14. Thanks for this. The Pilot's Notes for the aircraft seem to imply that slats and flaps deployed smoothly, rather than in stages, driven by air flow. The Haynes manual says that the pilot could lock the flaps (though I can't seem to find the relevant control in the Pilot's Notes cockpit diagrams). This explains the photographs of parked aircraft with inboard slats stowed and flaps raised. But asking the passengers to find an appropriate flap position for take-off, in a rush, in the dark, seems fairly fraught. But likewise, locking the flaps fully raised (an easy position for the passengers to f
  15. I've started thinking about my planned 1/48 "Special Duties" Lysander, and I ran across something in Hugh Verity's We Landed By Moonlight which has puzzled me. I'm aiming to model an aircraft as it would have appeared on the ground in France during a pick-up, and had assumed that this would involve wing slats extended and flaps lowered. But in Peter Proctor's appendix on "Modifications to the Lysander" he says, "I also remember the pilots telling the passengers to push back the automatic flaps as they left the aircraft." I think this means that the passengers in the rear compartment lifte
  16. Ah, that's great, thanks. Looks like I'd have had a lot less messing around with plastic card, brass wire and scribing tools if I'd waited for the Avis model! I see I was mistaking the separate roof panel for a side door in your initial picture. Thanks again.
  17. Looks great. Excellent detail work! I'm planning a 161 Sq. "Special Duties" Lysander, using the same kit, so I hope I can get mine looking half as good. I've found your build log very useful, particularly with regard to the rear compartment--I was disappointed to find Eduard hadn't supplied an SD version. Yours looks very convincing. May I ask what references you used? I've only been able to glean the vaguest of detail from the usual pilot memoirs.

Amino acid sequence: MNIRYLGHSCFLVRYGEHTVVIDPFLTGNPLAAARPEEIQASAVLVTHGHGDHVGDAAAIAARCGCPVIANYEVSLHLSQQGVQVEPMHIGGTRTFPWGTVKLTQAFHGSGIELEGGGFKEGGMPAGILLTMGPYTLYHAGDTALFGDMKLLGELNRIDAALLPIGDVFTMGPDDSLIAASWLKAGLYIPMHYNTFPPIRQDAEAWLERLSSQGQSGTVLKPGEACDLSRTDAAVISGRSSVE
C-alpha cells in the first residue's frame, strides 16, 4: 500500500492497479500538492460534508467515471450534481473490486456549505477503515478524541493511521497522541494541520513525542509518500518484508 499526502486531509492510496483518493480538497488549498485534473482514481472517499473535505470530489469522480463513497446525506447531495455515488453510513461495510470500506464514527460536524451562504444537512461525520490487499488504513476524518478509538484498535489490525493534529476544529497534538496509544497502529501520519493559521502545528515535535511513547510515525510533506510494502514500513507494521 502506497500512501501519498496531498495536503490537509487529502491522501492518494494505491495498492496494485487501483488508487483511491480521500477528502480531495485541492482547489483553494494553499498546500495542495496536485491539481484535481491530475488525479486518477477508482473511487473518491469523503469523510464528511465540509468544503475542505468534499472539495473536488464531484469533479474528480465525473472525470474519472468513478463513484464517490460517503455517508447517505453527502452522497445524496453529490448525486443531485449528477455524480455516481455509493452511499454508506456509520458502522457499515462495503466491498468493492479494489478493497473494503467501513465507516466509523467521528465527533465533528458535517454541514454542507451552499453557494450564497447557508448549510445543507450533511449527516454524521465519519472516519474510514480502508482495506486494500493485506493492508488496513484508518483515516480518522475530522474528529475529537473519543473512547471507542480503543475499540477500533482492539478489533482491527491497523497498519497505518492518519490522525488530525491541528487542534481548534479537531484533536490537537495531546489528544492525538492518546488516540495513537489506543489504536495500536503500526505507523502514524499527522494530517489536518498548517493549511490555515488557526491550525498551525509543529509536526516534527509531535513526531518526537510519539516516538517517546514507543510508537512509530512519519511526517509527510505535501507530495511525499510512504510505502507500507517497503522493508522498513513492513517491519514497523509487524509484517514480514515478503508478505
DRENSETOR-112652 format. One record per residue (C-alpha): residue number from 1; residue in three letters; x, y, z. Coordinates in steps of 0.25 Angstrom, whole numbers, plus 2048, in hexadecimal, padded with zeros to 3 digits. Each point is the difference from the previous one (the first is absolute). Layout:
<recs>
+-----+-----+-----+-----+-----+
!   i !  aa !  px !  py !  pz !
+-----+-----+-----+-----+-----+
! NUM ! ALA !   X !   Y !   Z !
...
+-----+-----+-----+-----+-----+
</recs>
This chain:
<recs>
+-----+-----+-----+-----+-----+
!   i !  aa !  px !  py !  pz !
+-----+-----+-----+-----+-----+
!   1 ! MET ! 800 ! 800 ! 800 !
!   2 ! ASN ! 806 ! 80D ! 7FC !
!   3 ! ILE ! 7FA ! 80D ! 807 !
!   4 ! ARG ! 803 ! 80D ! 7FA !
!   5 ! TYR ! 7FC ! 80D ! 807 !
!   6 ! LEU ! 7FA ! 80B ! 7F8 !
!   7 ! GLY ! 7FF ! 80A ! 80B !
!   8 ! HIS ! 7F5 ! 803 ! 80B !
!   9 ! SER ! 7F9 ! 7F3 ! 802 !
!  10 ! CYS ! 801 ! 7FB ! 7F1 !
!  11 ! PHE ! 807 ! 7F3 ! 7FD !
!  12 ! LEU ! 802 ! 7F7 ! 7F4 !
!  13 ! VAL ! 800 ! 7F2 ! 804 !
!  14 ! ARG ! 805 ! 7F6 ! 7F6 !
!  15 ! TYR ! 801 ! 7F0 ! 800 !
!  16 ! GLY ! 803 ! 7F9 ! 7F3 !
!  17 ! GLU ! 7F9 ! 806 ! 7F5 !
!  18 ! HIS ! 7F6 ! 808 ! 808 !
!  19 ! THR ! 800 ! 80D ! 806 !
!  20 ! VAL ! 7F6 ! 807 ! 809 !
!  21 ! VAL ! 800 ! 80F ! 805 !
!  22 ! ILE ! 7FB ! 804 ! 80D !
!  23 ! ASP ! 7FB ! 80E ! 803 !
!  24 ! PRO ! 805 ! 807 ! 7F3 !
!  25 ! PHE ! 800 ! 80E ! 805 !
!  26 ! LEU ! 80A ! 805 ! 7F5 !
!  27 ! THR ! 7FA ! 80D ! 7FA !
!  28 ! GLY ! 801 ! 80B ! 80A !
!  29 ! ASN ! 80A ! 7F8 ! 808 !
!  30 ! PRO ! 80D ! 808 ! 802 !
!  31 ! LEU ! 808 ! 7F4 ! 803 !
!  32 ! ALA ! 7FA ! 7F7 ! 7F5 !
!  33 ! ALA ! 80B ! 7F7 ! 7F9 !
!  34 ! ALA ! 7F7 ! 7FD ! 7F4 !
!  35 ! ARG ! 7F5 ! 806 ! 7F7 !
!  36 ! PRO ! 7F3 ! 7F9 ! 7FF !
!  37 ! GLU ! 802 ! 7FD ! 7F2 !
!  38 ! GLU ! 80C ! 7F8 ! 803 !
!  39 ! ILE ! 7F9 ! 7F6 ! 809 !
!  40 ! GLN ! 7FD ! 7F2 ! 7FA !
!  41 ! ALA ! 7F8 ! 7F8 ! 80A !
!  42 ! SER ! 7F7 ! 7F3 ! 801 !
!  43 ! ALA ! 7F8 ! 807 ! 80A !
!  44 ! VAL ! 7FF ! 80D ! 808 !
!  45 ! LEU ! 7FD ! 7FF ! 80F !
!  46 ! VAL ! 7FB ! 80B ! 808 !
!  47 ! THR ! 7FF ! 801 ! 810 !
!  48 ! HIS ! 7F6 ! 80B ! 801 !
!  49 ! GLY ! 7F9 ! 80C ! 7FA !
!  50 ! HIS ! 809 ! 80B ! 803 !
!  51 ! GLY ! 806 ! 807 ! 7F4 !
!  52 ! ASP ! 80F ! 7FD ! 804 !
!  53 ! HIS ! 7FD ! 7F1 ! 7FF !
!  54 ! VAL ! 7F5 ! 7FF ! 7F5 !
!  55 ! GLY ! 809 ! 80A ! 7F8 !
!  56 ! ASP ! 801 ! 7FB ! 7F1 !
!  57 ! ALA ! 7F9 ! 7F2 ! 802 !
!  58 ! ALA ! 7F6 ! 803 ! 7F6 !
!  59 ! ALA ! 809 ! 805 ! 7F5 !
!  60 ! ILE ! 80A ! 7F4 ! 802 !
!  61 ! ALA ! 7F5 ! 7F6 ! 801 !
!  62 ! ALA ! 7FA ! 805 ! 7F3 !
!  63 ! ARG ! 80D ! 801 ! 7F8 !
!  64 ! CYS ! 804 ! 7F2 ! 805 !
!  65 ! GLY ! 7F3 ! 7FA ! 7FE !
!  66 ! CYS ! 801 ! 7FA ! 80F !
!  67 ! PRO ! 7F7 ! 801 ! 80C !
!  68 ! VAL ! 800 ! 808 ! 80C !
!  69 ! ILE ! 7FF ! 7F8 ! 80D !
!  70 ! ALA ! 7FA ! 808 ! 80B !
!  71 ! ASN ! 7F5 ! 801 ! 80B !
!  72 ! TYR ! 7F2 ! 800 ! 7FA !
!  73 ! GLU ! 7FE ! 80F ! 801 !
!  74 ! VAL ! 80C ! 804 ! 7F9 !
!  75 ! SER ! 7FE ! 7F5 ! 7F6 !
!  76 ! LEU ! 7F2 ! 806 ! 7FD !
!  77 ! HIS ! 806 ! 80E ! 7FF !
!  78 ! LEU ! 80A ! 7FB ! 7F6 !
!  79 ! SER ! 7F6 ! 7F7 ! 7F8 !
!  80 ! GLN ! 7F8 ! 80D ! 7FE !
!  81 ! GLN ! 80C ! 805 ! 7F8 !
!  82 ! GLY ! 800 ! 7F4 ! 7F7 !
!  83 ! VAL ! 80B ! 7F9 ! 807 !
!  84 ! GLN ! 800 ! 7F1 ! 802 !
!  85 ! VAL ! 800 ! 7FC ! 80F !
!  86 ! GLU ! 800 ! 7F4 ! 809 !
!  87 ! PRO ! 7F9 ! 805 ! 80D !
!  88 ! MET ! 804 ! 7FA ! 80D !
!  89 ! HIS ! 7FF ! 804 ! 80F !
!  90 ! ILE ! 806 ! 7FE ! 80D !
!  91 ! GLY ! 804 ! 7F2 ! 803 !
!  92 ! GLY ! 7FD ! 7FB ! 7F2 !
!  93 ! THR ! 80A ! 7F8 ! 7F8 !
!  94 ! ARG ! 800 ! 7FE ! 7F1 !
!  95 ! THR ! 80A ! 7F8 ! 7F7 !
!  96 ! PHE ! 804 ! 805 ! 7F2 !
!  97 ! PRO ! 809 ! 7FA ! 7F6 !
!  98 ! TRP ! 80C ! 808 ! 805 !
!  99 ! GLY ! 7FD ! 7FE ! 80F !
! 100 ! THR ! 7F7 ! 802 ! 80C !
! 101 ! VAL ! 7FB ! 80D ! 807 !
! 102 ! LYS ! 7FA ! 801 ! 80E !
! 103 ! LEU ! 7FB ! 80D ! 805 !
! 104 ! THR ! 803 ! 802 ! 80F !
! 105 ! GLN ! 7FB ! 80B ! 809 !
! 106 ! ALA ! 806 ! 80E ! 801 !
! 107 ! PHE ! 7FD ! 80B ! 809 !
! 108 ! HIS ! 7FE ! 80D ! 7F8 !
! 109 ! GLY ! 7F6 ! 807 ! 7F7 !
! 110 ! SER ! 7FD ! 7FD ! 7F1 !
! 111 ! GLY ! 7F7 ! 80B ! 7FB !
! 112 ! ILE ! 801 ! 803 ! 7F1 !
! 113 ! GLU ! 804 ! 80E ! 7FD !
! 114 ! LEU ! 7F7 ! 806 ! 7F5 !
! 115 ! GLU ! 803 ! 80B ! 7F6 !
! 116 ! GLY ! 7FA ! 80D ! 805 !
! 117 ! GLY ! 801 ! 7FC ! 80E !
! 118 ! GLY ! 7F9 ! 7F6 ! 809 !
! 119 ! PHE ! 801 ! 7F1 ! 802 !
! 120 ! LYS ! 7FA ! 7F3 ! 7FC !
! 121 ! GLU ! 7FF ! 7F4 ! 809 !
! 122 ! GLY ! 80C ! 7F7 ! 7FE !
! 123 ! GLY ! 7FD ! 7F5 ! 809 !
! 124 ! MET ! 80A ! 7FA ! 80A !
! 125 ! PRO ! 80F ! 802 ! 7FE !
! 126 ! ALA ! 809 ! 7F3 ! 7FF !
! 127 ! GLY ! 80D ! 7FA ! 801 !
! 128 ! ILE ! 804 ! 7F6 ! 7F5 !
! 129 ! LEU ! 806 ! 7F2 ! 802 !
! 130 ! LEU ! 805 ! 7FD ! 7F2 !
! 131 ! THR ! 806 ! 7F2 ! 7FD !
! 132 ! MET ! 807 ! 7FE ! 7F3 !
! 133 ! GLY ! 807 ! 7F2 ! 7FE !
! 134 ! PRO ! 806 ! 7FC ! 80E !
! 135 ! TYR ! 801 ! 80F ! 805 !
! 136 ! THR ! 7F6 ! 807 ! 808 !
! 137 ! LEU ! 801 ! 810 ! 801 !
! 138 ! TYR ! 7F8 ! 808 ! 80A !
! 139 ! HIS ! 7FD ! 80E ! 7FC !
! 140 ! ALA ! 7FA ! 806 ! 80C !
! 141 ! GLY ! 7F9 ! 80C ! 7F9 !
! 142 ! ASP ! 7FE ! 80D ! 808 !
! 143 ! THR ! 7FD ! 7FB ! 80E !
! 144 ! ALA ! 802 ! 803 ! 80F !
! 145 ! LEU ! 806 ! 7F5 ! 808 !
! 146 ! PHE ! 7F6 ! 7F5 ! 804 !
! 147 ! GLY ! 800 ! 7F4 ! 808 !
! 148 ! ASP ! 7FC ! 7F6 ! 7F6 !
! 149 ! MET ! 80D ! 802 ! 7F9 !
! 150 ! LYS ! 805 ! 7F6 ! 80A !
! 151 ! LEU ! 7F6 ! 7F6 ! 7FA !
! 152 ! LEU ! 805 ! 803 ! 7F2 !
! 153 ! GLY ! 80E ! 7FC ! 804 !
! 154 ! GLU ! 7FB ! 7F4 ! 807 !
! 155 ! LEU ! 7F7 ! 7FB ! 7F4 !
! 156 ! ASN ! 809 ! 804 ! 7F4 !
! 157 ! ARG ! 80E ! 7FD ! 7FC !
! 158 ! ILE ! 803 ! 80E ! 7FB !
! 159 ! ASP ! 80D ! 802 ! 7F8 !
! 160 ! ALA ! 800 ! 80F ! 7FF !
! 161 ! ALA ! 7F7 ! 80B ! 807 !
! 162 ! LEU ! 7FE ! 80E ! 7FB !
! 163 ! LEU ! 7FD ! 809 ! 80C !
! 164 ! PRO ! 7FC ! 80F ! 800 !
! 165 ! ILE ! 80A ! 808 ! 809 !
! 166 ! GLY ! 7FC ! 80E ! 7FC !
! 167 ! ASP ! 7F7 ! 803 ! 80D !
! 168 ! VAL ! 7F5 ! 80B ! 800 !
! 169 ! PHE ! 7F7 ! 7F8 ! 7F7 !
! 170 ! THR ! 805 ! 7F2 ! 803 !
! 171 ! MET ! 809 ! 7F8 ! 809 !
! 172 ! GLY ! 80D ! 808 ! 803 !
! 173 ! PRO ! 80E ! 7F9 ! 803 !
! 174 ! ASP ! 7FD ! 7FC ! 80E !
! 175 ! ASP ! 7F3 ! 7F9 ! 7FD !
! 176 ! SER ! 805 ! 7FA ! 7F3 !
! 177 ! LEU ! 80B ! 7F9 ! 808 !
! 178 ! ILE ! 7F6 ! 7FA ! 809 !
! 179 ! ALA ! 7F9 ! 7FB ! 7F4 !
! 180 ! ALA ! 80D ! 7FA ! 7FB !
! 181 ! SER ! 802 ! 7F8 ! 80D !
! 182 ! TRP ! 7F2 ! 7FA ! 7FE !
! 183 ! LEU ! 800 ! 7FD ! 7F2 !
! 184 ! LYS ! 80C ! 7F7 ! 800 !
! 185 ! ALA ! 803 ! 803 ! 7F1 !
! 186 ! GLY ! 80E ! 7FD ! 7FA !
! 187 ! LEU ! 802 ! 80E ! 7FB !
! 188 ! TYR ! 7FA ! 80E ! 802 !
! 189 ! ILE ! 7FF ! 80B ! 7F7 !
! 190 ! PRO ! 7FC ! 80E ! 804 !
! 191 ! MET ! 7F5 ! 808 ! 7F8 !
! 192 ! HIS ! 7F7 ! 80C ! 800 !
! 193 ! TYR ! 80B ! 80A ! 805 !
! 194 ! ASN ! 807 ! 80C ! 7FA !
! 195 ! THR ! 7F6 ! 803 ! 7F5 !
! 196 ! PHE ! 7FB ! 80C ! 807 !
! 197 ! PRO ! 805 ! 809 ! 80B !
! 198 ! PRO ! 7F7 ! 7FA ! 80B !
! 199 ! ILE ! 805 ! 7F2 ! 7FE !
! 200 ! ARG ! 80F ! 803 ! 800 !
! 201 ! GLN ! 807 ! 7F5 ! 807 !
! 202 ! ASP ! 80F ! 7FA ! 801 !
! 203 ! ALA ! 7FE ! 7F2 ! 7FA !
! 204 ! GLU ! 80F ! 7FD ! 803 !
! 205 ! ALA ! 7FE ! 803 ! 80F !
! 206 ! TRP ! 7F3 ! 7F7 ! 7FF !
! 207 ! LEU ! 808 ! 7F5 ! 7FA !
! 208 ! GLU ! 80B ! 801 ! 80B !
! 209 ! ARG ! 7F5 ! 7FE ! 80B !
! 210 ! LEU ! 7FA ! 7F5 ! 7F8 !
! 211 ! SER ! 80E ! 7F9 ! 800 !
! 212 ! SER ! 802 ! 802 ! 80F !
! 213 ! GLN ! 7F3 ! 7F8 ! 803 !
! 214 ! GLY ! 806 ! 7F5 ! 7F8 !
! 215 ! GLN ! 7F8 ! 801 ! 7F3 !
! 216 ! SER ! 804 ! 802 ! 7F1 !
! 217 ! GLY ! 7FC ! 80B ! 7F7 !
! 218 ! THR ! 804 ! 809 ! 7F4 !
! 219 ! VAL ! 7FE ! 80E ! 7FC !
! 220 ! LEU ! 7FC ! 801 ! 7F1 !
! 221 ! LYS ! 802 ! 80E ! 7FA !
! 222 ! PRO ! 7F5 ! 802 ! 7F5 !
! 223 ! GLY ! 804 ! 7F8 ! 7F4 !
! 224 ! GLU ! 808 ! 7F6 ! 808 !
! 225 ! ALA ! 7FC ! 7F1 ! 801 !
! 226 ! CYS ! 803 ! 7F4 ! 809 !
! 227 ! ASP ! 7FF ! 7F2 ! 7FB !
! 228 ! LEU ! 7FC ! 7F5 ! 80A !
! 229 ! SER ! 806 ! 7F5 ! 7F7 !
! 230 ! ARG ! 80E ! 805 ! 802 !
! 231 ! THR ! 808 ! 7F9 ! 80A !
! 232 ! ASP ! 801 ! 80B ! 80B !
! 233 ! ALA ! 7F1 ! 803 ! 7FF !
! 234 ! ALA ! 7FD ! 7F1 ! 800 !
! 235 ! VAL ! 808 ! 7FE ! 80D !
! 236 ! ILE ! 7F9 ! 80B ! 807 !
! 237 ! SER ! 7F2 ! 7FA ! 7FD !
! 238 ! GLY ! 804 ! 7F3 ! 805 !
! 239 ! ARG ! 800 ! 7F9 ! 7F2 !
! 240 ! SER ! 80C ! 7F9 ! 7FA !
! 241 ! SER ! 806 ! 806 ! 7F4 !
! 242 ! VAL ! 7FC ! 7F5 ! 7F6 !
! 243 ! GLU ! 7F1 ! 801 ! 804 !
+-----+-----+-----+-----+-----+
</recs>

18. Thanks. Yes, I'd love to build a Shadow, too. The solar panels and weird Buddhist(?) art might be a challenge, though.
  19. Thanks! I have the Avis kit on backorder from Hannants. Thanks for the glimpse of what's in the box. From the sheer number of transparent parts, it looks like it's possible to build the model with at least one door open?
  20. Thanks. I think the fact you don't know the movie puts you in a significant majority.
  21. Well, I wouldn't want to sell you a set of decals to be applied to a different version of the same aircraft--I suspect there will be differences in proportion between my modified Sharkit kit and the Avis kit. And there are things about the decals I designed that I don't like. But you're very welcome to have (and modify as you like) the decal images I built for myself. They're at the end of this link--it's a zip file containing a single .png image with a transparency channel, at 600dpi.
  22. Sounds like what happens when you get a "like" on your first post, rather than a comment on the thread. Scroll to the bottom of your first post and check out all the little hearts that are accumulating from people who appreciate your work.
  23. I, too, am a big fan of the Hurricane and feel the Spit hogs the limelight too much. And that's a very lovely Hurricane. Well done indeed.